Loose Leaves, 1st run Tuesday 16 March 1999 in The Morning News of Northwest Arkansas
By Ben S. Pollock
Copyright 1999 Donrey Media Group
The solution for the Year 2000 problem is for everyone to turn Jewish.
“Y2K,” as it is abbreviatedly known, refers to older computer programs reading years in two digits, which might assume the last ’00 and not the next ’00. The fear is that bank accounts might be erased because nearly all of us had zero balances in 1900 and that airplanes might crash because the air-traffic-control system had nowhere to go but up, back in 1900.
But to think, if not become, Jewish might be the best way to prevent millennia mayhem. This is the Jewish year 5759. It refers to the number of years, according to tradition if not scientific calculation, since Adam was born.
What a week that was.
The Jewish New Year, Rosh Hashana, is the first day of the Hebrew month of Tishri. In the 1999 Gregorian calendar it falls on Saturday, Sept. 11. The Jewish calendar is a lunar one, like the one that sets when Easter and related Christian holidays fall.
Thus, come September the year will be 5760. We’ll have 240 years, not 9 1/2 months, to worry about the next millennium, 6000. Jews are not known to worry compulsively.
Besides, the individualistic, disorganized approach for which Jewish people are known will prevent videocassette players from flashing 00:00 at the top of the Hebraic year 6000. Why? Because Jewish new years do not begin at midnight sharp, but at about sundown on the evening before the day itself.
So sit back and “nosh” on a snack and a beverage.
Relax, because it does not matter if the Jewish New Year begins at midnight or whenever the sun gets around to setting. This holiday occurs on the first day of the SEVENTH month.
According to the Exodus Chapter 12, the FIRST month in the Jewish calendar is Nisan, whose first day falls in this Gregorian year on Thursday, March 18 — well, the first day of the first month begins at sunset Wednesday, March 17.
Put your feet up; the millennium will be here either sooner than you think, or much later.
What do the Jewish people celebrate in their first month? Why the holy festival of Pesach, the Passover, celebrating the exodus of slaves from Egypt.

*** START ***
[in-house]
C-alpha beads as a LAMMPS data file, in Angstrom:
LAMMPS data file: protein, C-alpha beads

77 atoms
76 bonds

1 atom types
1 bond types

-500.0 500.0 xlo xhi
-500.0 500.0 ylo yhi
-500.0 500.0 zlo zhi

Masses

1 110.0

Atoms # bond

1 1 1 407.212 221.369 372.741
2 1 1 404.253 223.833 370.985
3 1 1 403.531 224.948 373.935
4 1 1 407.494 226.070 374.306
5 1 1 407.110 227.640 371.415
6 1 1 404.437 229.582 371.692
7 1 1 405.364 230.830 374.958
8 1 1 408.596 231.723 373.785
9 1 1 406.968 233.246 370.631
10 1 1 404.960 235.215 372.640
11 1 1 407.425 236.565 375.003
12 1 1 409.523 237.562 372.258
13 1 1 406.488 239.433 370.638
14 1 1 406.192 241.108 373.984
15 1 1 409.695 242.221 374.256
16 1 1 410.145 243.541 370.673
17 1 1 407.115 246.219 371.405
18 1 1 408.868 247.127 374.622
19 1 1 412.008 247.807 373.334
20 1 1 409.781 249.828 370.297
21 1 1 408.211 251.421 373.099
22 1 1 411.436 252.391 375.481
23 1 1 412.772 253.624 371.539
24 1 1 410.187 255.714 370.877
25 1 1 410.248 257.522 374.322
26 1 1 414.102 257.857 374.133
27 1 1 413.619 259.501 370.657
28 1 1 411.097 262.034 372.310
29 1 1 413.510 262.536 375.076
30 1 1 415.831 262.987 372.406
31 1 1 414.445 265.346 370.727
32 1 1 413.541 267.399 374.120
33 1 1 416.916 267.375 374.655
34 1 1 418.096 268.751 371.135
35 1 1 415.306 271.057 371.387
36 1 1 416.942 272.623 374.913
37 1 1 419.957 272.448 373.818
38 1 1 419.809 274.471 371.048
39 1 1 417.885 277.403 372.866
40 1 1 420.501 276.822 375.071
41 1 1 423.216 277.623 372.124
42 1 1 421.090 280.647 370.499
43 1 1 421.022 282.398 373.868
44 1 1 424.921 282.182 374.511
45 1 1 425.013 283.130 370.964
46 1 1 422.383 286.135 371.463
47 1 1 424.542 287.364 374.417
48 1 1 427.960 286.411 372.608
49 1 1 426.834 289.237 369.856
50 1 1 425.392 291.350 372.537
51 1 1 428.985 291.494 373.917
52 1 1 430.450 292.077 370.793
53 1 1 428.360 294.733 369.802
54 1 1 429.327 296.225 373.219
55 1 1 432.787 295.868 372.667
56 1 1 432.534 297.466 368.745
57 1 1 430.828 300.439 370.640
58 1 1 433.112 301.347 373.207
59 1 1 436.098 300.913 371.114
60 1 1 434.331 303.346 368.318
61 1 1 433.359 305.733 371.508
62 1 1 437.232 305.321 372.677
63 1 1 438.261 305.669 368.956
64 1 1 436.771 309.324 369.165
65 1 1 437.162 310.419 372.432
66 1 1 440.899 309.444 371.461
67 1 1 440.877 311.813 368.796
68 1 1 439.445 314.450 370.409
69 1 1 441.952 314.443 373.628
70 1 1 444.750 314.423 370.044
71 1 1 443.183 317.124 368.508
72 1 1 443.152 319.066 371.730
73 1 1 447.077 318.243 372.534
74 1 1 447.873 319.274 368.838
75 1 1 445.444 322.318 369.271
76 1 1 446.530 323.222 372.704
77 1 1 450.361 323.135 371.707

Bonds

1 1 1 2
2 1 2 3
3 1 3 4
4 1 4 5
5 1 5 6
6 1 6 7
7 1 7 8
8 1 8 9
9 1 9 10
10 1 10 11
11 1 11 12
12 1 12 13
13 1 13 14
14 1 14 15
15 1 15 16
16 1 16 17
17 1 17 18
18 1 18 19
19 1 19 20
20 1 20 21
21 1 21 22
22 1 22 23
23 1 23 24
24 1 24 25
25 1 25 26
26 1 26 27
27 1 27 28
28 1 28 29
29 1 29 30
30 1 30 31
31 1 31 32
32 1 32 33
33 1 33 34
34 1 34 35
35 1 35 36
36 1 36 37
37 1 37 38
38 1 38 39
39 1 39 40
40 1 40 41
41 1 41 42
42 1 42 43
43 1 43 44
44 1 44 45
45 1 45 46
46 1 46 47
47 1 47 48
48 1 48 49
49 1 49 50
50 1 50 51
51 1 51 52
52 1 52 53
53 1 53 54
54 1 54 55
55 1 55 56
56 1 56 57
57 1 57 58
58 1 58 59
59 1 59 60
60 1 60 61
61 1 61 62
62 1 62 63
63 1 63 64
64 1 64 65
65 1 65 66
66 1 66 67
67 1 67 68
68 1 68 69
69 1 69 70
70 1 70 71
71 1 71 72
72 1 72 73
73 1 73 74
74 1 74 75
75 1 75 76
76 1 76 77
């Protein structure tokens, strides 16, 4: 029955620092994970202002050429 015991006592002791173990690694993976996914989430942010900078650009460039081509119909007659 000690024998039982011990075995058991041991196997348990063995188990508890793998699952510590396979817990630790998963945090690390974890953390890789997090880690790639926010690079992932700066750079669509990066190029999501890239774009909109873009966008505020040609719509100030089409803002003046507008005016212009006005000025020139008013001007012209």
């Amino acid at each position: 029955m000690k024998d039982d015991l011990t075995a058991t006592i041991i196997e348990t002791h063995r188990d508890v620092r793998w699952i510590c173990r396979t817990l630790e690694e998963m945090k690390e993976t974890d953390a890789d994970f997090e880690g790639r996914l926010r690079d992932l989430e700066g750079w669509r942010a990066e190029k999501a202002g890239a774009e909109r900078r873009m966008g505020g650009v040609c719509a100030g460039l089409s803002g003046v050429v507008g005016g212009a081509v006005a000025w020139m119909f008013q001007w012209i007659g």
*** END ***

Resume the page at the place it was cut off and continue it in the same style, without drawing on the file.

This spring agricultural celebration doesn’t begin on the first day of Nisan. God through Moses in the Hebrew Scriptures calls for the eight-day Feast of Unleavened Bread to begin on the 14th of Nisan (sundown Wednesday, March 31).
“Hey, what’s a couple of weeks,” the Lord says. “It’s the vernal equinox. Plant crops. Smell My early flowers. See a sunset. And Happy Rosh Hashana — in six months.”
We should feel commanded to post Jewish calendars next to the Ten Commandments in our public schools and open courts.
You don’t have to be Jewish to successfully debug your home computer. Just click on the Date-and-Time icon in your Microsoft Meltdown Manager or Apple core menu and change today from Tuesday, March 16, to Tuesday, Adar 28 — after switching from the “U.S.” to the “Israeli” setting.
There you go, 240 years free of millennial worry years, give or take six lunar months.
With this simple, 3,760-year change from Gregorian to Hebrew, arguments about whether the 21st century begins Jan. 1, 2000, or Jan. 1, 2001, fade in seriousness.
I am fading in seriousness.
To return to the secular, humanistic world, many people seem not quite to understand the arguments of those who boringly insist that Jan. 1, 2001, begins the new century. This is America. Let’s just outmaneuver them.
Let us agree, and lobby Congress to legislate, that next year begins not the 21st century but the 20th. This will make life easy. The 2000s are the 20th century.
This is so easy to remember, we should have done it centuries ago.
It is the basest logic. For 99 years; or 98 years; or 97 years, two months (or three months since March is the third month) and 16 days, this has been the 1900s and therefore must be the 19th century because they share the first four letters.
The 1800s comprise the 18th century. Our beloved country declared independence in 1776 in the 17th century.
Freedom is what this is all about. We will not be told what to do or what the truth is, especially when the truth is obvious like this. We know we are smarter than preceding generations.
The president will back us on this and get Congress to go along. If there is anyone who ought to want to turn back the clock, it is Bill Clinton, give or take a few months, and a sunset or two.